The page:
In the pool I have reviewed (from a high street lender) The Weighted Average Loan to Value at origination (WALTV) according to the latest investor report was 73% and is now 44%. This shows the increase in the average house price and takes into account borrowers paying off some of their loan balances. Of the £8bn or so of mortgages in the pool, approx. 30% are variable rate and 70% fixed rate. Of the fixed rate, 93% of the pool have interest rates below 2.99% and 67% of the pool will move to a variable rate before December 2023. With borrowers being able to refinance their mortgages up to 6 months in advance of the end of their fixed term. We expect that borrowers in this pool to will seek to refinance between July and December 2023 and will, in our opinion, likely see an increase in their mortgage payments. Potentially a high increase. Today this high street lender is offering 2 and 5 years mortgage products, subject to specific Loan To Value bands, at ~2,80%. The weighted average rate in this mortgage pool is 1.80%, so these borrowers can expect, all things being equal, a 55% increase in monthly payments on average if they were to refinance now. Which they cannot. The increase they will experience next year is likely to be higher.
We therefore expect house prices to remain relatively static in the short term (because buyers will start to struggle to borrow enough to meet Vendor’s price requirements initially and there is no pressure for the vendor to sell as they are still on a fixed rate mortgage) and then start to fall because the cost for the vendor servicing their mortgage exceeds their financial ability and / or buyers are not able to borrow as much.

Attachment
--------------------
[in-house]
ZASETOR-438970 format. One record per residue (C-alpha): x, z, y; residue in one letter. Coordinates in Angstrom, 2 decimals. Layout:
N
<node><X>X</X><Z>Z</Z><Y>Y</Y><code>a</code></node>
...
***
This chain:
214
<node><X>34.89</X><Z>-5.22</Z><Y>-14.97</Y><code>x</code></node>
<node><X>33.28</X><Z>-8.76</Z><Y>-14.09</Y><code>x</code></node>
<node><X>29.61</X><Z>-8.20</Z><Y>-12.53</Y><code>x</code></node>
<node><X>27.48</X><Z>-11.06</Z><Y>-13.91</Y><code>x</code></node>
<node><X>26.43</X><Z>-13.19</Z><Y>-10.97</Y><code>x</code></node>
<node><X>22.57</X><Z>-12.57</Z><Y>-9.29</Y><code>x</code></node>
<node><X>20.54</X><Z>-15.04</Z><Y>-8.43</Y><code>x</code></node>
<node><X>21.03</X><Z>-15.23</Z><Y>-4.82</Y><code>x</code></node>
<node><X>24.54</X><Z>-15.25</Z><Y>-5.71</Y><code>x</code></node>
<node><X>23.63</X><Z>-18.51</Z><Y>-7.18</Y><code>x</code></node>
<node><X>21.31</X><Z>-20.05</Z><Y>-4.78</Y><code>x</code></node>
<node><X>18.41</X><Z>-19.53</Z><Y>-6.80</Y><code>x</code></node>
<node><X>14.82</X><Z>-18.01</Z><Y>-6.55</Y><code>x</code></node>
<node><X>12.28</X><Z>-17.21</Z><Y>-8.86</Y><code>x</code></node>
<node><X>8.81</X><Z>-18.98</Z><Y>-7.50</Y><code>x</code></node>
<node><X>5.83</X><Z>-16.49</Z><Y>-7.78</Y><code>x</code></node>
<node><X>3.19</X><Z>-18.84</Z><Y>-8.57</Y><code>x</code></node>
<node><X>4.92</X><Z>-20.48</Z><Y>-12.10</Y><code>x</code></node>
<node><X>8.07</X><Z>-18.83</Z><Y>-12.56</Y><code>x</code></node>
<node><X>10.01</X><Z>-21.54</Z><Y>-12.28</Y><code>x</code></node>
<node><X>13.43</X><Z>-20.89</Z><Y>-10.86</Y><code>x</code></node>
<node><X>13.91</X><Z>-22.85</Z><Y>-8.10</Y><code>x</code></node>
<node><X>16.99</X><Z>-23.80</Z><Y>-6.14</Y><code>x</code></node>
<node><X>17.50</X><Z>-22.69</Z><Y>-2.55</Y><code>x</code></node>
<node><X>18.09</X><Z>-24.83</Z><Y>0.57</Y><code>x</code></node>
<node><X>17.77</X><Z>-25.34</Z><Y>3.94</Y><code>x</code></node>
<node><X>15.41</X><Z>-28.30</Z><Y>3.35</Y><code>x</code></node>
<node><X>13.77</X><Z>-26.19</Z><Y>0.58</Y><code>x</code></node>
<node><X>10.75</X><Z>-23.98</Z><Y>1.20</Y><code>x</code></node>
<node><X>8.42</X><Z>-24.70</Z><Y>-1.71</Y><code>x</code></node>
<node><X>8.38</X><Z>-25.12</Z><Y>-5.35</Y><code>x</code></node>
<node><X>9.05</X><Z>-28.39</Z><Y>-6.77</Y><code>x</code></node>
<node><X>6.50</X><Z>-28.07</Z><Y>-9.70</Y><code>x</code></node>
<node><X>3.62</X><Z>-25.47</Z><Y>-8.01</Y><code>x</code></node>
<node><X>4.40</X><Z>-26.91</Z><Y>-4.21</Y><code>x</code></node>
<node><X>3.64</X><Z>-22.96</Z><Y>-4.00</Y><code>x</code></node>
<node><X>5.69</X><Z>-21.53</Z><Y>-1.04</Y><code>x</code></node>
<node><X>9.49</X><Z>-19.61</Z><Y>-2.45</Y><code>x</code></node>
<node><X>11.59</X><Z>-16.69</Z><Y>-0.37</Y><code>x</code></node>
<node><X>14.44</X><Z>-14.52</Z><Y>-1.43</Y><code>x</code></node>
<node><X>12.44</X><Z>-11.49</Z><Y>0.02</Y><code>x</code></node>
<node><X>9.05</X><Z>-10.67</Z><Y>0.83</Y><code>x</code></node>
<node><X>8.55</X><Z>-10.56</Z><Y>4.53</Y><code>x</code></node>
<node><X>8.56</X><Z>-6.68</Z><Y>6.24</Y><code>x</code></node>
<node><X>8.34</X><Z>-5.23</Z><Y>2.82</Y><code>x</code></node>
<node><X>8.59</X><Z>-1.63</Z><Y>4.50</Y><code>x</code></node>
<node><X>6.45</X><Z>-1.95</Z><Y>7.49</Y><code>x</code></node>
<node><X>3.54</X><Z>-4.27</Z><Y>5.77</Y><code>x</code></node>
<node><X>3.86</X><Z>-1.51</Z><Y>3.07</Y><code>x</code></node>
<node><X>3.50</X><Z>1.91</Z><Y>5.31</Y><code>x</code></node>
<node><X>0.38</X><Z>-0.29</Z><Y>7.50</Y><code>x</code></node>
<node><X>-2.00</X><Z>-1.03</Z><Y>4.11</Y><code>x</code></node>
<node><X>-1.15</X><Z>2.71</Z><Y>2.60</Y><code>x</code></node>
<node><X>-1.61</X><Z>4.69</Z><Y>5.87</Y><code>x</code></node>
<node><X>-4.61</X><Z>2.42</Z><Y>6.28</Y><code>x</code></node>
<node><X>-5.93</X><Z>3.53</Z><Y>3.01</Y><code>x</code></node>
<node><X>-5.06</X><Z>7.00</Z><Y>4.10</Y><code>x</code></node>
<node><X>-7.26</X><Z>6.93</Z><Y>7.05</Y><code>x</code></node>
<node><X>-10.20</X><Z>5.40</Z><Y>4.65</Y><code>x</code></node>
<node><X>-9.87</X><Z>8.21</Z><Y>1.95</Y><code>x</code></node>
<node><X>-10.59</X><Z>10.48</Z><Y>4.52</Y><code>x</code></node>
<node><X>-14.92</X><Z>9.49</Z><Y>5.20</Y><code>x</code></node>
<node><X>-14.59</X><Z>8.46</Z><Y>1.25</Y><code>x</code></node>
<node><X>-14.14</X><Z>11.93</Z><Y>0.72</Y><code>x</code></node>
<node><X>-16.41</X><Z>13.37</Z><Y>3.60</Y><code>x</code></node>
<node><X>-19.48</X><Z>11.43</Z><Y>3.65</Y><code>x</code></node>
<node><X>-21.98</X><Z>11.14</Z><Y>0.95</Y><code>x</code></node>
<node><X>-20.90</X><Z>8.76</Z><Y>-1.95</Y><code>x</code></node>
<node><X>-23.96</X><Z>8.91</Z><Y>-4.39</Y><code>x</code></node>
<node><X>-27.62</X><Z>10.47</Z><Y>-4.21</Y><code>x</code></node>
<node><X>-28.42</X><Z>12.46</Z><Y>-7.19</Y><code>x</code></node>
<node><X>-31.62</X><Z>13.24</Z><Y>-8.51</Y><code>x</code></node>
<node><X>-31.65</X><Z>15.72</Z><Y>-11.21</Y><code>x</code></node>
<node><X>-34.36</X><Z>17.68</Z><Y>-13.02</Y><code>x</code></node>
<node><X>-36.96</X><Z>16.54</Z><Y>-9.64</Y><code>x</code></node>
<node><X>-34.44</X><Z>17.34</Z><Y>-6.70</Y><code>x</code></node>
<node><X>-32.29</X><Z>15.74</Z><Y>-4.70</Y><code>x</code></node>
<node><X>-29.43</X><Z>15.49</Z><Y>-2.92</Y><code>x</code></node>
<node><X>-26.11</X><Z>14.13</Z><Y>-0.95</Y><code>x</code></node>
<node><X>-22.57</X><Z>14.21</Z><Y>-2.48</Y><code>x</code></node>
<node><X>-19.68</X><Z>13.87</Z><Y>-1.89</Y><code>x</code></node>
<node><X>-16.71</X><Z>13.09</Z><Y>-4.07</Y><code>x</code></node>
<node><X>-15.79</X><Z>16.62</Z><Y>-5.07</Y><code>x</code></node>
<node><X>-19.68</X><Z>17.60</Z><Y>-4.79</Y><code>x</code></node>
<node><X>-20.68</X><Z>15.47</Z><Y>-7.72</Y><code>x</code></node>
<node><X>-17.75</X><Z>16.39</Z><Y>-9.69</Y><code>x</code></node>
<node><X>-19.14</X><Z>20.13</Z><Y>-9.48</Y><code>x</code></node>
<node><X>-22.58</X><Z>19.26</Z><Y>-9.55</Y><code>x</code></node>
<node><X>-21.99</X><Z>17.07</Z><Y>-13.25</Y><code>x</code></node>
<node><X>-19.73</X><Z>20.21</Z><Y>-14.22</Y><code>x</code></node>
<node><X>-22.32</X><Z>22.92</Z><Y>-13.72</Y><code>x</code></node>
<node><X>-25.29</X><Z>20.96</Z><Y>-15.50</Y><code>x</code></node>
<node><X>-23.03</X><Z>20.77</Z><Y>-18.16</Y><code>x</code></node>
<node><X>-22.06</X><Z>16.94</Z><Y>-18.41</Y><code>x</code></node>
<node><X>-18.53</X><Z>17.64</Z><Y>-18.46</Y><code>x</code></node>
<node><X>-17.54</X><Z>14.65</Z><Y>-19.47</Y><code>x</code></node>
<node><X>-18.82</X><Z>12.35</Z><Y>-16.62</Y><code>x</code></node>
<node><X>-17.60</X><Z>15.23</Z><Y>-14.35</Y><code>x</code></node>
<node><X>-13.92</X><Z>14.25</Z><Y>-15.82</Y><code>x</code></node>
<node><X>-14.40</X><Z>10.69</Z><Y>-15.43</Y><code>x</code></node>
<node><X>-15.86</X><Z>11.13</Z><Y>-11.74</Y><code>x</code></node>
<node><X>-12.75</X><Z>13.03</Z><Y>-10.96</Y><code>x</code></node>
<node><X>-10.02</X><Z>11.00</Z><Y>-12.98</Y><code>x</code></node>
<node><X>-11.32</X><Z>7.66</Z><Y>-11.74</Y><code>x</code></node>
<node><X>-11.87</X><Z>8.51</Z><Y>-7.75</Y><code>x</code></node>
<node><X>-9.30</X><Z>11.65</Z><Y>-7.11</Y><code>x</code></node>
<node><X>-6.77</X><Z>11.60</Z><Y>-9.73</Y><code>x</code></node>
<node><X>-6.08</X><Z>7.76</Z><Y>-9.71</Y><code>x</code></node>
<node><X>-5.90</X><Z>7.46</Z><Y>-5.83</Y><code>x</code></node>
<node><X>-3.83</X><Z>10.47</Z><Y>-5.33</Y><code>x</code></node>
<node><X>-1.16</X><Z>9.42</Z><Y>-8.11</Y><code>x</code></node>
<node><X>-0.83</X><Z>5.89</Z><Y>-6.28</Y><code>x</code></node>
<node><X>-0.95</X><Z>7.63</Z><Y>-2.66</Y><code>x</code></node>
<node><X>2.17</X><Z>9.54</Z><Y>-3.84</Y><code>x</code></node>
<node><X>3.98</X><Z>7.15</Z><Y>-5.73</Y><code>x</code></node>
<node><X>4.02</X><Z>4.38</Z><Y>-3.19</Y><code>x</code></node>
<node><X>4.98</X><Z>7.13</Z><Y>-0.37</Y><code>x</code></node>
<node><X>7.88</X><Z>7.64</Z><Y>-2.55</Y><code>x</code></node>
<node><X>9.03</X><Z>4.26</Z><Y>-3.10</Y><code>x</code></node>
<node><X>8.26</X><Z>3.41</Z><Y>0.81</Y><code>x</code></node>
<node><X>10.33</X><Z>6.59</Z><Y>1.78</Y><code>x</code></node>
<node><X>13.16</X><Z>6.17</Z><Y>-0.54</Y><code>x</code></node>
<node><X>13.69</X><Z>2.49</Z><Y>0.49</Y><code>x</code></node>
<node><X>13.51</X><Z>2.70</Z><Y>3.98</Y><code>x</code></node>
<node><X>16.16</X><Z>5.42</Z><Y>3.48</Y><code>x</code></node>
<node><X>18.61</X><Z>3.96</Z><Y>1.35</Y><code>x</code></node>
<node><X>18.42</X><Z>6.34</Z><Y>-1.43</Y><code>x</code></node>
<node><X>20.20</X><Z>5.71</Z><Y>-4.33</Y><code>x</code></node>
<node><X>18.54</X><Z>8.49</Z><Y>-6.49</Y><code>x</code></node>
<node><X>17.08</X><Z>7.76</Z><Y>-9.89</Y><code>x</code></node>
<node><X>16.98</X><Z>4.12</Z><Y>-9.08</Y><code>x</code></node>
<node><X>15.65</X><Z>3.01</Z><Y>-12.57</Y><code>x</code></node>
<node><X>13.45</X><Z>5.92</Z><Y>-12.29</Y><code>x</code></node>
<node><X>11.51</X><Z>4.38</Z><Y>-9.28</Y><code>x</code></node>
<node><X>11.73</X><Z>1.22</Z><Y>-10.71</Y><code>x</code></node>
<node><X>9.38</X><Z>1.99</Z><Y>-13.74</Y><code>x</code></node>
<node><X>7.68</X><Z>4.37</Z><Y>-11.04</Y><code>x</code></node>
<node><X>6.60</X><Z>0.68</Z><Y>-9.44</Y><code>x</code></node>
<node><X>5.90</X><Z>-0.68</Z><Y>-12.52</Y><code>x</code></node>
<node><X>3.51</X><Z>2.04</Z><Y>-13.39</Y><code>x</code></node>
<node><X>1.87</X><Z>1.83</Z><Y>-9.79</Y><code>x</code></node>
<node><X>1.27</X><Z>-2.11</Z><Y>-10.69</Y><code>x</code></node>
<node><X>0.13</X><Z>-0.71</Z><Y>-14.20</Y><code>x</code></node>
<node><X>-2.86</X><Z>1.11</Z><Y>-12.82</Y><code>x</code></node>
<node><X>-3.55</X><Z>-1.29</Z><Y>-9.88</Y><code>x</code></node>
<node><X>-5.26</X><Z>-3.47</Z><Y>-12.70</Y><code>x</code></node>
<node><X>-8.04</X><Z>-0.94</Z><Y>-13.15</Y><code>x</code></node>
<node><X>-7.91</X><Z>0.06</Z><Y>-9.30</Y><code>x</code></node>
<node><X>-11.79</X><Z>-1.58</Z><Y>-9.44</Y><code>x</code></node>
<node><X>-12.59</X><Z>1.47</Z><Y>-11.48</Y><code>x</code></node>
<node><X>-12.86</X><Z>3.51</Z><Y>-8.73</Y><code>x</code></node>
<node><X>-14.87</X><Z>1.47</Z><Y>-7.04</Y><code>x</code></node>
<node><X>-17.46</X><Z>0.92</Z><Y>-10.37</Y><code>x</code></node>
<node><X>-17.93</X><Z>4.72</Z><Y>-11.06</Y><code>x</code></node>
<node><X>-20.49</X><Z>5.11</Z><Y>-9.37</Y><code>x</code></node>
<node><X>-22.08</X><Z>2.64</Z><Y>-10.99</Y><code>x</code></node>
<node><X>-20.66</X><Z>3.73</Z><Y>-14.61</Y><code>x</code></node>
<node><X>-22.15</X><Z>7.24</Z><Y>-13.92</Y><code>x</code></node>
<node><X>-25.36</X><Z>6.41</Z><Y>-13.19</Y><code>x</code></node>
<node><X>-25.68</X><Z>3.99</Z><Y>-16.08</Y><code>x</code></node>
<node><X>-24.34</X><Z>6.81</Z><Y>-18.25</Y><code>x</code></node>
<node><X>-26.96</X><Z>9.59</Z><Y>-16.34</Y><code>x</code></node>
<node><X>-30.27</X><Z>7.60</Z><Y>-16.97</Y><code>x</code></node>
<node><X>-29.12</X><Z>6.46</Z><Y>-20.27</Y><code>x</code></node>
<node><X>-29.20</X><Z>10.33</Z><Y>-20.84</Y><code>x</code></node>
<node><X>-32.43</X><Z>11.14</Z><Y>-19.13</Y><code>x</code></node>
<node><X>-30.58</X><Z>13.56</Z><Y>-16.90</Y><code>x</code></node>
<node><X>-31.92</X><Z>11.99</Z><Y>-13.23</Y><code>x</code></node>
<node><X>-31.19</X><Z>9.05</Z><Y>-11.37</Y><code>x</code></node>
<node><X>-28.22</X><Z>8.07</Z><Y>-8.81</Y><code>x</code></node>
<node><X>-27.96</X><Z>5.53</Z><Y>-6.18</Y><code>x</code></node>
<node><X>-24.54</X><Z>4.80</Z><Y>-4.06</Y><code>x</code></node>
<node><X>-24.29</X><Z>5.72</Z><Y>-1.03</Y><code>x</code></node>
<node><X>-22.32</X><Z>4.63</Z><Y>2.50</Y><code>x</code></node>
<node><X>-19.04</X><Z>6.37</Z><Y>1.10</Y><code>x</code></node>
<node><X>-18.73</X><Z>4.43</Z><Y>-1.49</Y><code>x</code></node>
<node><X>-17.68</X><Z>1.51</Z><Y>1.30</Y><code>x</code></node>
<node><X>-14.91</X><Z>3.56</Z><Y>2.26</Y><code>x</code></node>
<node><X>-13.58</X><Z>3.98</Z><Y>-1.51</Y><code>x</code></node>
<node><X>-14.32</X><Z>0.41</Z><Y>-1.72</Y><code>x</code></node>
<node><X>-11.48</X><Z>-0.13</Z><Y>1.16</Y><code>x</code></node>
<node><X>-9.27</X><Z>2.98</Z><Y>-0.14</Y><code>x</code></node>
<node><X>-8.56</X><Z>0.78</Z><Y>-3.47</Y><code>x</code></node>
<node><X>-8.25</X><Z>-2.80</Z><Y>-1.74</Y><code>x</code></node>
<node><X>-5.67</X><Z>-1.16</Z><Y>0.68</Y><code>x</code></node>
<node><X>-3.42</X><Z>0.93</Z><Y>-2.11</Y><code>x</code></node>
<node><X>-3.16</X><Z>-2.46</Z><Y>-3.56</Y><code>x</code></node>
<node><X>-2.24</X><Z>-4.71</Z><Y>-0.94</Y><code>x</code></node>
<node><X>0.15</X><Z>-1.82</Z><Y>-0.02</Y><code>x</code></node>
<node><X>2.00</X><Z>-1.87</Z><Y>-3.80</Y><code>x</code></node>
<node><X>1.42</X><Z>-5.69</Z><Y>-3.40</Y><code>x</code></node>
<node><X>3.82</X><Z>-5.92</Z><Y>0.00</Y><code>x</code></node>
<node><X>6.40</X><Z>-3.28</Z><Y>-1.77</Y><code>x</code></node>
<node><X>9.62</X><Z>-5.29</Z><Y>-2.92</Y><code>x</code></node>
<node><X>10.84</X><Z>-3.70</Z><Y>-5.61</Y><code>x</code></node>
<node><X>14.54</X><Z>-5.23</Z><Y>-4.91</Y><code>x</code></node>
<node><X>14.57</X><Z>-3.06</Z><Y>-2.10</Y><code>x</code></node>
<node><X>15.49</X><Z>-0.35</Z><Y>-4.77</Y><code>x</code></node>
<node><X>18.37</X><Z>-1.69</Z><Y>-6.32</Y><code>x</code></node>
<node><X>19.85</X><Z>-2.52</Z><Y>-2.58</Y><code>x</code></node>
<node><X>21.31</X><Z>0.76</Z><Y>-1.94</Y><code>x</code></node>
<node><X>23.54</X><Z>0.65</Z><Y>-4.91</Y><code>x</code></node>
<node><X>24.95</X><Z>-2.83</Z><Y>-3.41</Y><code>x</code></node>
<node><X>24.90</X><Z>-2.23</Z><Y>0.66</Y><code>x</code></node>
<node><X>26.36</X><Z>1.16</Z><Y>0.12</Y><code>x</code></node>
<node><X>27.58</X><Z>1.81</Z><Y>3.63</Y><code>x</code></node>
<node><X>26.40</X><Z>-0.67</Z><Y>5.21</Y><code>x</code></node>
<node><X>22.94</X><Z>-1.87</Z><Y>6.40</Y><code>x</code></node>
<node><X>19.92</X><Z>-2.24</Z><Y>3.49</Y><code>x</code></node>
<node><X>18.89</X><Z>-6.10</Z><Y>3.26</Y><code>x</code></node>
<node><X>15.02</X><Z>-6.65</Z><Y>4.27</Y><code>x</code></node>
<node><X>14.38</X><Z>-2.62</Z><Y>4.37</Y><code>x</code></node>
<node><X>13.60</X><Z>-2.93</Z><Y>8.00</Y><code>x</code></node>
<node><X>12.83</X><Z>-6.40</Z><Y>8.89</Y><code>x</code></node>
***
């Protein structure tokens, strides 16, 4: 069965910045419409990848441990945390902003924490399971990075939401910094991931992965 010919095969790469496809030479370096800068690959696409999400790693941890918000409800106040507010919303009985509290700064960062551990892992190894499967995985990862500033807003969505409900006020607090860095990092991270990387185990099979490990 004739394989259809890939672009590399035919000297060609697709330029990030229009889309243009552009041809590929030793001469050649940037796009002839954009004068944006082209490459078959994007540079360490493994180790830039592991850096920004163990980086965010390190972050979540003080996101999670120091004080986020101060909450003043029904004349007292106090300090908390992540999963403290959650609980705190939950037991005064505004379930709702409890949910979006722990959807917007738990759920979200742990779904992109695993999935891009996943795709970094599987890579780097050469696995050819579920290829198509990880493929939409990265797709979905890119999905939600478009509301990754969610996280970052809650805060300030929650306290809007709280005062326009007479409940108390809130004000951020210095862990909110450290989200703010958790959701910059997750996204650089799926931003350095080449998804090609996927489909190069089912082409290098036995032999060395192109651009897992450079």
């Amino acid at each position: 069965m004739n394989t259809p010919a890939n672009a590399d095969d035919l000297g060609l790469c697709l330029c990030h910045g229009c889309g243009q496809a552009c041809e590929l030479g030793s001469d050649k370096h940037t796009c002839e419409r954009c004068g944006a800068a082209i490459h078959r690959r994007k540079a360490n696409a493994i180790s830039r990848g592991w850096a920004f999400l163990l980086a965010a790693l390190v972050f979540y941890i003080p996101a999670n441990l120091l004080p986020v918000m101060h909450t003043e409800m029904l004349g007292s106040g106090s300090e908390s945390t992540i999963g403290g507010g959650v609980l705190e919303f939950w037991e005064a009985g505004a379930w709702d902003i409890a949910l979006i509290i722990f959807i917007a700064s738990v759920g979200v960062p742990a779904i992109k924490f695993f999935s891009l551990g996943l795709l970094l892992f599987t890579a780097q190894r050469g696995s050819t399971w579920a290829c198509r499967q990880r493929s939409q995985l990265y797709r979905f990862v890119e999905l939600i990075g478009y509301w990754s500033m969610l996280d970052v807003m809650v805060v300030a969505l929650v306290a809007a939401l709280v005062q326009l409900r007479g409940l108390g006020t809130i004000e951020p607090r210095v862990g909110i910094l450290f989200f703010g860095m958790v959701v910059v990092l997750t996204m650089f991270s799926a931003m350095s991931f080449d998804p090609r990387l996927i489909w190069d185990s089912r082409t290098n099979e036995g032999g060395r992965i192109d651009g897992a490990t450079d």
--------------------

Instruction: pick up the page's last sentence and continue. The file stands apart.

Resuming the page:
Zoopla have recently published figures showing that the rate of house price growth is falling and that 1 in 20 sales now require a price reduction (1 in 22 in April). This is not dramatic, but we see it as a start. The Government will have to start to contemplate some financial alchemy to deal with this, possibly via mortgage guarantees. For our Prime Central London market, where debt on average is a minor component of any given property, there is no affordability stress which will cause price reductions today. If, however, our surrounding neighbours see house price reductions, then it is only normal to assume that PCL will also dip, but to a lesser extent as our market is vendor led: PCL is an expensive club to join, and owners do not give up their membership easily or cheaply. It is however early days in this cycle.
Authors: Ray Dalio, Founder and CIO, Bridgewater Associates.